On one of the computers I was using, I started noticing a high pitched noise after I moved into a quieter room. At first, I thought I heard it after I turned off the computer. It must have been one of those ghosts. I haven’t bothered with it until today because I rarely turn off my computer. Also, it didn’t have support for suspend compiled into the kernel, which often requires a lot of modules to be built. I am using a minimal kernel seed from http://kernel-seeds.org/, so I didn’t bother adding those modules.
You can tell the high pitched noise is coming from your CPU if running a computationally intensive process suddenly silences it. First, I tried adding more CPU power management and adjusting fan speeds in the BIOS. They are related. If the CPU is using less power and running cooler, the fan also spins slower with less noise. I didn’t expect Intel’s market dominating CPU to be producing the noise. However, just like Windows or any market leader, there’s not enough competition for such things to be a threat. Next, typing a simple search query for “linux kernel config high pitch” lead me to http://www.thinkwiki.org/wiki/Problem_with_high_pitch_noises, and I tried the first solution by recompiling my kernel. I had a similar problem with my old Dell laptop when it went to sleep. I ended up never using sleep so that I could sleep at night.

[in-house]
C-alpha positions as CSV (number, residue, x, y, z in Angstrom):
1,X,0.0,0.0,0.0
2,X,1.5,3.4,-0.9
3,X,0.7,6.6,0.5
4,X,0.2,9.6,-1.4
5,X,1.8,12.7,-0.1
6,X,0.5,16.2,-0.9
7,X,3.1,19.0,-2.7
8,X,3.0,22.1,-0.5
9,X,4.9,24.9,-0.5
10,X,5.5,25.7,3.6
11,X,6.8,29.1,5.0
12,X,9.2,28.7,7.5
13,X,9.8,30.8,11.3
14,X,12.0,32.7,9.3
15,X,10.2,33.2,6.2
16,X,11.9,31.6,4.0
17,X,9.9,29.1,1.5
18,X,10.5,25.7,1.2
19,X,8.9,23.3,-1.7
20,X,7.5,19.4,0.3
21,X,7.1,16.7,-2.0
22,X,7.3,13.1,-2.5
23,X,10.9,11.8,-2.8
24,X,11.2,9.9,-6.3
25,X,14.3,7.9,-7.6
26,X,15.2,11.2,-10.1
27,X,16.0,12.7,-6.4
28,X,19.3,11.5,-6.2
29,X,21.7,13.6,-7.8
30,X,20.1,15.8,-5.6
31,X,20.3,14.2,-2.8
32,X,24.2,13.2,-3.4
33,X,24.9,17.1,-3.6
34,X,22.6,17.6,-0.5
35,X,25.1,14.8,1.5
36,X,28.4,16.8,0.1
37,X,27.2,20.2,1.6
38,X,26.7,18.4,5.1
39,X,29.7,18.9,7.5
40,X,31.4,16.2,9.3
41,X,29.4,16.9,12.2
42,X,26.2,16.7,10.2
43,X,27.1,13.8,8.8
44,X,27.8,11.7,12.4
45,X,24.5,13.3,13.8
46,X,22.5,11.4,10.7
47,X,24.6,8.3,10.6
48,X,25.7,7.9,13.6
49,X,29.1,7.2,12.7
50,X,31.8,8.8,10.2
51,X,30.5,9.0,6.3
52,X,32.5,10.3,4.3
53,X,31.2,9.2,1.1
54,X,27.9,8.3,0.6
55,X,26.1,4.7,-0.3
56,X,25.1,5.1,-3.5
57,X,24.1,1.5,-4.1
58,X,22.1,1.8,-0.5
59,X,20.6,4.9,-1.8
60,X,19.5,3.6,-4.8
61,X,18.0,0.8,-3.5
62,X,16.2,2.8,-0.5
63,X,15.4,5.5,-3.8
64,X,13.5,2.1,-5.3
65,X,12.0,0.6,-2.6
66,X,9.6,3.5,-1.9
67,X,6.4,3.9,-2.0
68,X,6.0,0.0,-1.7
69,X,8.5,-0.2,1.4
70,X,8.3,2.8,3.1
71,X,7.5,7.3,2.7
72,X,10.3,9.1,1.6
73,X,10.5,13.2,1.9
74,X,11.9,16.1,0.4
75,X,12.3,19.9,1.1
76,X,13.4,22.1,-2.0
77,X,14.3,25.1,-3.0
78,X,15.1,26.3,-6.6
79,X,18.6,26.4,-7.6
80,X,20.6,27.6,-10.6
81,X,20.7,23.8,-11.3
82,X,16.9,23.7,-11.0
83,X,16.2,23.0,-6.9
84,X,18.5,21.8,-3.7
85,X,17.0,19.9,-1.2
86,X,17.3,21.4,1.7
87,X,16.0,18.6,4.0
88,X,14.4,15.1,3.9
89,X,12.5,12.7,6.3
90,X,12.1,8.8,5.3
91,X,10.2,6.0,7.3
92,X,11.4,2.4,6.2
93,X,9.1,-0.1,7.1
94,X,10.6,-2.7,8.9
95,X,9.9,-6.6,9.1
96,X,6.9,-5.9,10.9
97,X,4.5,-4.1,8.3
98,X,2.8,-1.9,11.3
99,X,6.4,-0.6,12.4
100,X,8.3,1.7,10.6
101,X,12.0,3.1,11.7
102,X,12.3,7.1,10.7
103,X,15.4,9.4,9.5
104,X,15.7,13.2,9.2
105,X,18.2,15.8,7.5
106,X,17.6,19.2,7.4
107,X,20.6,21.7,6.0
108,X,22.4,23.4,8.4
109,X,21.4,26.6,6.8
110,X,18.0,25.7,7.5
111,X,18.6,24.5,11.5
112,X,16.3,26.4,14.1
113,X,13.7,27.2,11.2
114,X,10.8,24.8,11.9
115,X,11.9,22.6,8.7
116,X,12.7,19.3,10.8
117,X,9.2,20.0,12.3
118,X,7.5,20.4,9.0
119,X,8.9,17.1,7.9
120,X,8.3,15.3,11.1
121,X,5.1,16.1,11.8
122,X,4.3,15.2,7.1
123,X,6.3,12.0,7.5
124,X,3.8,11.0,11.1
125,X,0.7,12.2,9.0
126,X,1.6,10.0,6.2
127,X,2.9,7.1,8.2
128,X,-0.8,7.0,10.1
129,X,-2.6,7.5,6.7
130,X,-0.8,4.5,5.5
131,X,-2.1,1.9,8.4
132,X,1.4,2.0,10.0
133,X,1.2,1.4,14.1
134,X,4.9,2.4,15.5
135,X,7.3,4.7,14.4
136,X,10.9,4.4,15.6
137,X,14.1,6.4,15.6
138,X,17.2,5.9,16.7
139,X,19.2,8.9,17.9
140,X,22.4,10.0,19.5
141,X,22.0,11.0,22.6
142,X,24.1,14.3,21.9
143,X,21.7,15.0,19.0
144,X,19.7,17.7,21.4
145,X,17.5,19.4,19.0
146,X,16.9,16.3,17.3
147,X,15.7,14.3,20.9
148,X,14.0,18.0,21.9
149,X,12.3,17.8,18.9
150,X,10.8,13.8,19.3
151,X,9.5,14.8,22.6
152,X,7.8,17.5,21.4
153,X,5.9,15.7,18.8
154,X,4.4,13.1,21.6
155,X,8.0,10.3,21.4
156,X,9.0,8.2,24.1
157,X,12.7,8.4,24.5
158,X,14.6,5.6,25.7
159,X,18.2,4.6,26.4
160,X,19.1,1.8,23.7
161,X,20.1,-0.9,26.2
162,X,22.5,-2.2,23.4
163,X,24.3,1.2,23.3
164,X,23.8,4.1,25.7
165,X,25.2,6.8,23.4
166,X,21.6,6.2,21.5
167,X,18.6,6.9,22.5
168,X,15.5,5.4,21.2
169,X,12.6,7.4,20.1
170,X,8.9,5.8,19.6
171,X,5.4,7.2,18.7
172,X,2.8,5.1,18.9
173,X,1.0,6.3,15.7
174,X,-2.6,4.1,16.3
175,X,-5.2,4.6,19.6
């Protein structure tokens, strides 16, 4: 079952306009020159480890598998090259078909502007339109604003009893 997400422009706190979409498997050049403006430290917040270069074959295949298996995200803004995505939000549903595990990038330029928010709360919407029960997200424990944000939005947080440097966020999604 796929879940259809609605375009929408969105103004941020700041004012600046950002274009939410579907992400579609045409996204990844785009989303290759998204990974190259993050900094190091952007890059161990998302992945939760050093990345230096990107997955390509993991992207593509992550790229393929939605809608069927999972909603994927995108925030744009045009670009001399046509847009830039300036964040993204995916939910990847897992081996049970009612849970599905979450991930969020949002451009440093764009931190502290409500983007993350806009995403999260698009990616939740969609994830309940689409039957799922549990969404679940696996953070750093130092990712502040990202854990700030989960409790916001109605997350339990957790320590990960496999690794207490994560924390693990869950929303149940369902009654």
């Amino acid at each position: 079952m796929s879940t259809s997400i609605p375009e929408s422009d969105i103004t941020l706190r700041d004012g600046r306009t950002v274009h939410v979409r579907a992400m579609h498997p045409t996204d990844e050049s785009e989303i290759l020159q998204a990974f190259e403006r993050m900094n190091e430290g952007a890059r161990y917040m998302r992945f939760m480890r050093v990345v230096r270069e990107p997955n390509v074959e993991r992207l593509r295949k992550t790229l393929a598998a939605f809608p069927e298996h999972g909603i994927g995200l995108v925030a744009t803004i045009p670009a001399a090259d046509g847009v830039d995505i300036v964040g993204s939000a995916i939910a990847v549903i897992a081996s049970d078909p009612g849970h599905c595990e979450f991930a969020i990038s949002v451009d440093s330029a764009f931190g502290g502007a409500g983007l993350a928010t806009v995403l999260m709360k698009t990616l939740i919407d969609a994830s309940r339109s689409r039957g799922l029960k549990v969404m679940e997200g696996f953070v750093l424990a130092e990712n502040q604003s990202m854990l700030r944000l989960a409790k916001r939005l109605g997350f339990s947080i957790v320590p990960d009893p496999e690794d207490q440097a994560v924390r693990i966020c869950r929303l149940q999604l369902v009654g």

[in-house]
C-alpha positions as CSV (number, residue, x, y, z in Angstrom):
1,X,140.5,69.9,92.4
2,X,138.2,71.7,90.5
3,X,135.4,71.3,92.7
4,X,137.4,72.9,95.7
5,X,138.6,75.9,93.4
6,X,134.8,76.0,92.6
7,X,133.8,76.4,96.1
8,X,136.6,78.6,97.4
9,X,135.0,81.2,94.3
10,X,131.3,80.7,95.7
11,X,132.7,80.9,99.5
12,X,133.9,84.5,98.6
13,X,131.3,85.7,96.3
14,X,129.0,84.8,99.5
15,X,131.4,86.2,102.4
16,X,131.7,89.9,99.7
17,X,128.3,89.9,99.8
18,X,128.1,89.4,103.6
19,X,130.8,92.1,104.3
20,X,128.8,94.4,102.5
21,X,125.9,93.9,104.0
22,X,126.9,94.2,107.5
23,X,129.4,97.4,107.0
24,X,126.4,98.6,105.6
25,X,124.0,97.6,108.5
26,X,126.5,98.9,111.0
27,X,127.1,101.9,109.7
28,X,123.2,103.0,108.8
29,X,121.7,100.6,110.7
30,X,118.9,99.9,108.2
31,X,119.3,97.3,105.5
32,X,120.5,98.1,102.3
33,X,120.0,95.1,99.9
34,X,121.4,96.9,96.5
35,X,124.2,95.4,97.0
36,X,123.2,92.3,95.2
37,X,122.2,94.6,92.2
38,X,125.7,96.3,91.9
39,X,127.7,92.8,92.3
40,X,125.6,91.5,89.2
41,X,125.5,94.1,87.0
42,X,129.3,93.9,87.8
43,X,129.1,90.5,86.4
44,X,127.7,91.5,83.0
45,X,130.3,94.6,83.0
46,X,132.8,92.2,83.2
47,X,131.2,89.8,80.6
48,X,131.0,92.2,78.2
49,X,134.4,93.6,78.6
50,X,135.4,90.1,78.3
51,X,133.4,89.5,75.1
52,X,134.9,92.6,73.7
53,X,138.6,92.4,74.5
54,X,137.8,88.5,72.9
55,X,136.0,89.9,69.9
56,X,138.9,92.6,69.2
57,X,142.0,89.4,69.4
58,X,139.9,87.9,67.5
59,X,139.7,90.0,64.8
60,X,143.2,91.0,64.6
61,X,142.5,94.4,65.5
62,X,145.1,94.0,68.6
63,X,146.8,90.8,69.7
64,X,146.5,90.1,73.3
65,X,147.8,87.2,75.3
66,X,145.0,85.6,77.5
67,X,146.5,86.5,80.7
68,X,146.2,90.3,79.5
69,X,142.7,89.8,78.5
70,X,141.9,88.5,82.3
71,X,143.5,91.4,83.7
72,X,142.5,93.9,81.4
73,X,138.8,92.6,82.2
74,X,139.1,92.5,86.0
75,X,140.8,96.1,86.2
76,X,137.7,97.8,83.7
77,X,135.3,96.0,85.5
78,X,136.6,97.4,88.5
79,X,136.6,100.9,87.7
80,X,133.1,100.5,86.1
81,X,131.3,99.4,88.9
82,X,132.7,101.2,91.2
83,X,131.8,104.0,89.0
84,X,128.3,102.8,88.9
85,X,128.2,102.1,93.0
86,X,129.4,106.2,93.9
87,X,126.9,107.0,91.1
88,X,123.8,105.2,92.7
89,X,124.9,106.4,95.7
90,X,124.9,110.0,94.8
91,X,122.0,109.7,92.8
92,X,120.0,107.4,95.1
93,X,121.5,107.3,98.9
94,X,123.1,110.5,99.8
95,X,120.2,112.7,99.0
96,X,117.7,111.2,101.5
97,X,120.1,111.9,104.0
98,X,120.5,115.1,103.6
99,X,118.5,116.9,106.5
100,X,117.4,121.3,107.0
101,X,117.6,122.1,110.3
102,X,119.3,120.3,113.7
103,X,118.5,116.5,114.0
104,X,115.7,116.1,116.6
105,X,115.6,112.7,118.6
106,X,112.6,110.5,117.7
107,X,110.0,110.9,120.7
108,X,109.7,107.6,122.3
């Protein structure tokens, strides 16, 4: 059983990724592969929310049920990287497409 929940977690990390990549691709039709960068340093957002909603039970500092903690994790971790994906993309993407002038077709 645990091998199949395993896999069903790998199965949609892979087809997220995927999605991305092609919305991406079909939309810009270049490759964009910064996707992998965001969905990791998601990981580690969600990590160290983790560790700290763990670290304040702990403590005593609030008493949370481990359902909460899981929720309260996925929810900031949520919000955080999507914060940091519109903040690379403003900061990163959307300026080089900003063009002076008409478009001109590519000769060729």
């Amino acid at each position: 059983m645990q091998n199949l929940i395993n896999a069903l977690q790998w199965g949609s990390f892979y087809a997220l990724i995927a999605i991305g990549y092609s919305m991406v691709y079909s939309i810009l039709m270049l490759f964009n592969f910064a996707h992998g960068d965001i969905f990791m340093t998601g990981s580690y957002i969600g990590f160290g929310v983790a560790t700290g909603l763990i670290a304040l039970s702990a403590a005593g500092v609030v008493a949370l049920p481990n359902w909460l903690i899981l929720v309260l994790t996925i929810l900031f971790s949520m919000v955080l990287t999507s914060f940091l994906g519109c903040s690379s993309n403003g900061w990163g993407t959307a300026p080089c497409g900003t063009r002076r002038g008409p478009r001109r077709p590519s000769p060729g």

The solution is to set CONFIG_ACPI_PROCESSOR=n under ACPI options. If you’re new to compiling a kernel, a good guide is Linux Sea.
[*] Deprecated /proc/acpi files
[*] Deprecated power /proc/acpi directories
< > ACPI 4.0 power meter
[*] Future power /sys interface
[*] Deprecated /proc/acpi/event support
<*> AC Adapter
< > Processor
<*> Thermal Zone
[ ] Debug Statements
< > PCI slot detection driver
< > Smart Battery System